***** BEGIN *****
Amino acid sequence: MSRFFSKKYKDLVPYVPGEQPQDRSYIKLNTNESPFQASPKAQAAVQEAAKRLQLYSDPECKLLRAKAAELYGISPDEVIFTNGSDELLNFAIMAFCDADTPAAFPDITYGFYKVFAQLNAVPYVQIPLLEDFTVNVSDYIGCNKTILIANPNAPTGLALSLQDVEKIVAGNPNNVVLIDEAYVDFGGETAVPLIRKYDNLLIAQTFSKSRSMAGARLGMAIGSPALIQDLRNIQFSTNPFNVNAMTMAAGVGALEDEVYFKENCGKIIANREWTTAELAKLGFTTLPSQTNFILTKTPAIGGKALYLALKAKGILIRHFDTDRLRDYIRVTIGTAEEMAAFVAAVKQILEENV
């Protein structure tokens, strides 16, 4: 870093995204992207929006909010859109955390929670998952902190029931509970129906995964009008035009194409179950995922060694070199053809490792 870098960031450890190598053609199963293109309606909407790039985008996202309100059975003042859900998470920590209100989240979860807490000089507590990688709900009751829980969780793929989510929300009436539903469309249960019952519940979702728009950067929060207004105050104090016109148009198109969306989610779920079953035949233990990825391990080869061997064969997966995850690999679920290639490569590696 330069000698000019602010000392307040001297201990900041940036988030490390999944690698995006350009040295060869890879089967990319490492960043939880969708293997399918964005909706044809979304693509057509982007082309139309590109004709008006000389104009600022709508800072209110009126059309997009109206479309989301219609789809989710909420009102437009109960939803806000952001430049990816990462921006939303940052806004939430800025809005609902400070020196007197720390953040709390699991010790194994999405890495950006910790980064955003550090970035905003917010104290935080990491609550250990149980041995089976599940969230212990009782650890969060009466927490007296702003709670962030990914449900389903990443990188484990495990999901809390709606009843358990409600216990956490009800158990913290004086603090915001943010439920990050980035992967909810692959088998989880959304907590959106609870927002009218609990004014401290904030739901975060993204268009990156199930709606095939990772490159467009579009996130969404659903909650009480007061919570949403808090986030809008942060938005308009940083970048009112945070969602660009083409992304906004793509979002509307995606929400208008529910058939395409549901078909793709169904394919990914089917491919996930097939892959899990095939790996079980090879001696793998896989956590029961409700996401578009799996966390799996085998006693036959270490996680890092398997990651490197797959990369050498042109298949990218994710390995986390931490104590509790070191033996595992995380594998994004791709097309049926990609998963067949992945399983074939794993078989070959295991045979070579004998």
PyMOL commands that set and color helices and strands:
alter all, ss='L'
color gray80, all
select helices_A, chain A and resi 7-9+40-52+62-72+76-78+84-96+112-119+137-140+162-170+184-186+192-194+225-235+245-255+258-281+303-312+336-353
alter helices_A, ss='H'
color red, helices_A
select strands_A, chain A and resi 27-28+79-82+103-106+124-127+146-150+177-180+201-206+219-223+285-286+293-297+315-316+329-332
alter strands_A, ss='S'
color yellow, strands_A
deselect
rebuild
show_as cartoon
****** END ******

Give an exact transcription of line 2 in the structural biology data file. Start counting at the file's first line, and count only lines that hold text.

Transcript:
């Protein structure tokens, strides 16, 4: 870093995204992207929006909010859109955390929670998952902190029931509970129906995964009008035009194409179950995922060694070199053809490792 870098960031450890190598053609199963293109309606909407790039985008996202309100059975003042859900998470920590209100989240979860807490000089507590990688709900009751829980969780793929989510929300009436539903469309249960019952519940979702728009950067929060207004105050104090016109148009198109969306989610779920079953035949233990990825391990080869061997064969997966995850690999679920290639490569590696 330069000698000019602010000392307040001297201990900041940036988030490390999944690698995006350009040295060869890879089967990319490492960043939880969708293997399918964005909706044809979304693509057509982007082309139309590109004709008006000389104009600022709508800072209110009126059309997009109206479309989301219609789809989710909420009102437009109960939803806000952001430049990816990462921006939303940052806004939430800025809005609902400070020196007197720390953040709390699991010790194994999405890495950006910790980064955003550090970035905003917010104290935080990491609550250990149980041995089976599940969230212990009782650890969060009466927490007296702003709670962030990914449900389903990443990188484990495990999901809390709606009843358990409600216990956490009800158990913290004086603090915001943010439920990050980035992967909810692959088998989880959304907590959106609870927002009218609990004014401290904030739901975060993204268009990156199930709606095939990772490159467009579009996130969404659903909650009480007061919570949403808090986030809008942060938005308009940083970048009112945070969602660009083409992304906004793509979002509307995606929400208008529910058939395409549901078909793709169904394919990914089917491919996930097939892959899990095939790996079980090879001696793998896989956590029961409700996401578009799996966390799996085998006693036959270490996680890092398997990651490197797959990369050498042109298949990218994710390995986390931490104590509790070191033996595992995380594998994004791709097309049926990609998963067949992945399983074939794993078989070959295991045979070579004998």